Ash Wednesday: 2016
Remember, O man that thou art dust and unto dust thou shalt return.
One upon a time the liturgy of the ashes seemed to confirm the less flattering suspicions of the critics of Christianity. Christians are far too pessimistic; they are always looking for the worst in man, obsessed with sin and death; they cannot affirm the nobility of man. That is still a common view but things have changed. The contention now is that human beings are just animals, maybe highly developed animals, but still the chance product of blind biological processes, merely chunks of physical matter to be investigated and dissected like the rest of the material universe. So in a sense the the opponents of Christianity, not realizing that the Church has known about this all along, have at last come around to the point of view of Ash Wednesday: thou art dust and until dust that shall return.
But only in a sense. The fact remains that the only folks around who have a real grasp of the dignity of man are Christians. The book of Genesis, the same book of the Bible which insists that we are dust also tells us that we are created in the image and likeness of God. The Church which smears that ugly mess on our foreheads also prays “O God, who didst wondrously create and more wonderfully redeem the dignity of human nature.” The one institution which insists upon human freedom to choose, to buck the gravitational pull of natural inclinations and biological imperatives is the Church. It is the Church which must pray before the bit about dust: “Almighty and everlasting God, who hatest nothing that thou hast made.”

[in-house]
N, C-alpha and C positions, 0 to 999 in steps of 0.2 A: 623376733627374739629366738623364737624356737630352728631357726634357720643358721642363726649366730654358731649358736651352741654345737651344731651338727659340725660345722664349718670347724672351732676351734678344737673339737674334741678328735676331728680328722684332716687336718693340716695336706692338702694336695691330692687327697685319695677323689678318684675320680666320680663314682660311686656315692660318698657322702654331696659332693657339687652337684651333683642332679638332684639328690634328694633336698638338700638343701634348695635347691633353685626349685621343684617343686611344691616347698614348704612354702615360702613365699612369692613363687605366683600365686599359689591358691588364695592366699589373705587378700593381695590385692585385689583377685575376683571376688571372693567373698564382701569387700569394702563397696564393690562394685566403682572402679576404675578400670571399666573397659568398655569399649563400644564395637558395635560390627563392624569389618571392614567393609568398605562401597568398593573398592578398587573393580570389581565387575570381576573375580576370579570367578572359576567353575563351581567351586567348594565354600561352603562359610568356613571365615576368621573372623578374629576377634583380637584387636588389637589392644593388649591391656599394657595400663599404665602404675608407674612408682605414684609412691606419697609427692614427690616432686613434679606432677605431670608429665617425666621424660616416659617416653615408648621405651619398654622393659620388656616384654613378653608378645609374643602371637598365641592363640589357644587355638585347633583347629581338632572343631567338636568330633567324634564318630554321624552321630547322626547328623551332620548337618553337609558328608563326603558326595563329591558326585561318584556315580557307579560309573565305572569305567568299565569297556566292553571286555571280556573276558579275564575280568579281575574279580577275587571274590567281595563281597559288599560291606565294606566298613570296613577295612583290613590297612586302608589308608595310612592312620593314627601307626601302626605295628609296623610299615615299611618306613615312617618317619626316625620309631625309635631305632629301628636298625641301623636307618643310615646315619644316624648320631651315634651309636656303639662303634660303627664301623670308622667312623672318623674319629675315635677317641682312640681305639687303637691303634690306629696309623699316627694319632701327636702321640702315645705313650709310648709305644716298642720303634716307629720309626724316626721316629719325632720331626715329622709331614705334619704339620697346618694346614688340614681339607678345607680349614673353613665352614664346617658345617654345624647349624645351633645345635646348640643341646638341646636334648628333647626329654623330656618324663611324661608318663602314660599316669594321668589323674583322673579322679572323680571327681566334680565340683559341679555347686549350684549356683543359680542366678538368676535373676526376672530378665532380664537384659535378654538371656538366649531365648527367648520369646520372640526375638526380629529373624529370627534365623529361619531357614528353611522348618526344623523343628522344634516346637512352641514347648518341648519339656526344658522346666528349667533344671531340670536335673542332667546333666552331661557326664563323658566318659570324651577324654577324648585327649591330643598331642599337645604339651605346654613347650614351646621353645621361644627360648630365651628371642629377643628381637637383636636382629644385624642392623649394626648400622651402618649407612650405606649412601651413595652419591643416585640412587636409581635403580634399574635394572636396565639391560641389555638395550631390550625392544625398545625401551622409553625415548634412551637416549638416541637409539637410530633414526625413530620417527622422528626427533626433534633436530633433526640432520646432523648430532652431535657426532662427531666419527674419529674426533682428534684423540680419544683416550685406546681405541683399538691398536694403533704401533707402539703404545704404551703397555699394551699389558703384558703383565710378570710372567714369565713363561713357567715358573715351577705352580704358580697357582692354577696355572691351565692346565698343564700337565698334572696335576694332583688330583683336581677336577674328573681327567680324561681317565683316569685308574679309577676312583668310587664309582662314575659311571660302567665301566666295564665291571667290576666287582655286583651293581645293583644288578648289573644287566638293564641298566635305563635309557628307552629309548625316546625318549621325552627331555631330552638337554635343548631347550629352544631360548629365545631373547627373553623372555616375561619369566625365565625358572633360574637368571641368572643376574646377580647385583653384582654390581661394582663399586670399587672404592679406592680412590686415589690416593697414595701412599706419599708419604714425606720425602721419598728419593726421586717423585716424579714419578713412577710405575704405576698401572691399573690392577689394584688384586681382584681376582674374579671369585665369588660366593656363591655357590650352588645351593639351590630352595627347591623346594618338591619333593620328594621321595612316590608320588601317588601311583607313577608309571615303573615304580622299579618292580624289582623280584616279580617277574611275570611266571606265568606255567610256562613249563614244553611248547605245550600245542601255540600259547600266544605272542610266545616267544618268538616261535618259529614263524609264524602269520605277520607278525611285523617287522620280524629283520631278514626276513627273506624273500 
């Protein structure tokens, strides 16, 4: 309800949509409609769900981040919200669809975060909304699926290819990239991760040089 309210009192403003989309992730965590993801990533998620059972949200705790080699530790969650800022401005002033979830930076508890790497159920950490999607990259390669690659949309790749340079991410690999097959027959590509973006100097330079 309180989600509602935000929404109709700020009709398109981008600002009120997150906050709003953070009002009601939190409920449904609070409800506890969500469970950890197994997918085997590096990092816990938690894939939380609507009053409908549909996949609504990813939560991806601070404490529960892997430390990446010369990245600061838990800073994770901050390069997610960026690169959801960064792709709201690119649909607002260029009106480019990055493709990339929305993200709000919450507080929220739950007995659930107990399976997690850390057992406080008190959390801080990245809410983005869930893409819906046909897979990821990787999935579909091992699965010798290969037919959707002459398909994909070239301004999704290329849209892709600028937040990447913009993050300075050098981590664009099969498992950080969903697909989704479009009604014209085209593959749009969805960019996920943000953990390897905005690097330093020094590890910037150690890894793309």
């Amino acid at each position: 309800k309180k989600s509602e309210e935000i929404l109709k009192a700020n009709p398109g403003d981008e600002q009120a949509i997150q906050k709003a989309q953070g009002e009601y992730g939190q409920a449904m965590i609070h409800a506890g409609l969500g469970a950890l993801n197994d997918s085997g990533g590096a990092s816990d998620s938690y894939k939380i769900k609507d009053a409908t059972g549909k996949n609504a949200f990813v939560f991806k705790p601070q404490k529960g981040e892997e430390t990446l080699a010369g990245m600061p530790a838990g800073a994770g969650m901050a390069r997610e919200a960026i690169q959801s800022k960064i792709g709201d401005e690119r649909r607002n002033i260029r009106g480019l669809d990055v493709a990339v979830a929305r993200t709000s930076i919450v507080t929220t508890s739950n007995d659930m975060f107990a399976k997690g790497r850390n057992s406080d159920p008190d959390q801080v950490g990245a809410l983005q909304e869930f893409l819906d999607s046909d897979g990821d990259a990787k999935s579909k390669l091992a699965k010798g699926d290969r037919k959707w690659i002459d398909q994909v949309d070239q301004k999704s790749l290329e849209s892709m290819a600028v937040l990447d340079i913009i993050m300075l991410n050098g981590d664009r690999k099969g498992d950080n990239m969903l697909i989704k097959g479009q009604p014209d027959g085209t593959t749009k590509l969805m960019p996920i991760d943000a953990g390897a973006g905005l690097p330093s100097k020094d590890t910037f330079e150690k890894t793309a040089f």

Still we are dust. We are untidy unities of Body and Soul and that we cannot forget but must remember. It is that which sets us apart from the beasts, on the one hand, and the angels, on the other. It is also that which at once is the source of our nobility and our debasement. We are dust but dust with ambitions both for good and ill.
The Ash Wednesday message is hardly one of gloom and doom. Rather it is one of comfort. For, as the Psalm tells us, God "knows our fashioning; he remembers that we are but dust." We need to be reminded of it once a year; He remembers it all the time. He knows all the flaws in our make-up which predispose us to this or that bad habit; the force of every temptation. If we are tempted to lose heart because we so often fall short of our own ideals, are false to our own natures, it is important once again to remember that we are dust; there is a natural instability about us which explains, even if it does not excuse what we do.
It is not plain dust that is used on Ash Wednesday, but ashes - those of the palms which were carried in procession on Palm Sunday the year before. It is the dead remains of something we can remember as a living thing not so very long ago; the embers of glory. The symbolism of that is plain enough.
The ashes are a foretaste of the dust that will rattle, one day, on our coffin. And, by a kind of grim irony, spring, early or late, is the moment chosen for this importunate reminder. Just when earth is beginning to put out its first shy promise of green, we are plucked by the sleeve and reminded that we are dust. Several of the Saints have owed their conversion to the contemplation of an open tomb. But the experience came to them in youth; only so can it come as a revelation. I suppose that is why Lent happens in spring, the season of hope.
Stimulated by Msgr. Knox's Stimuli
Stimulated by Msgr. Knox's Stimuli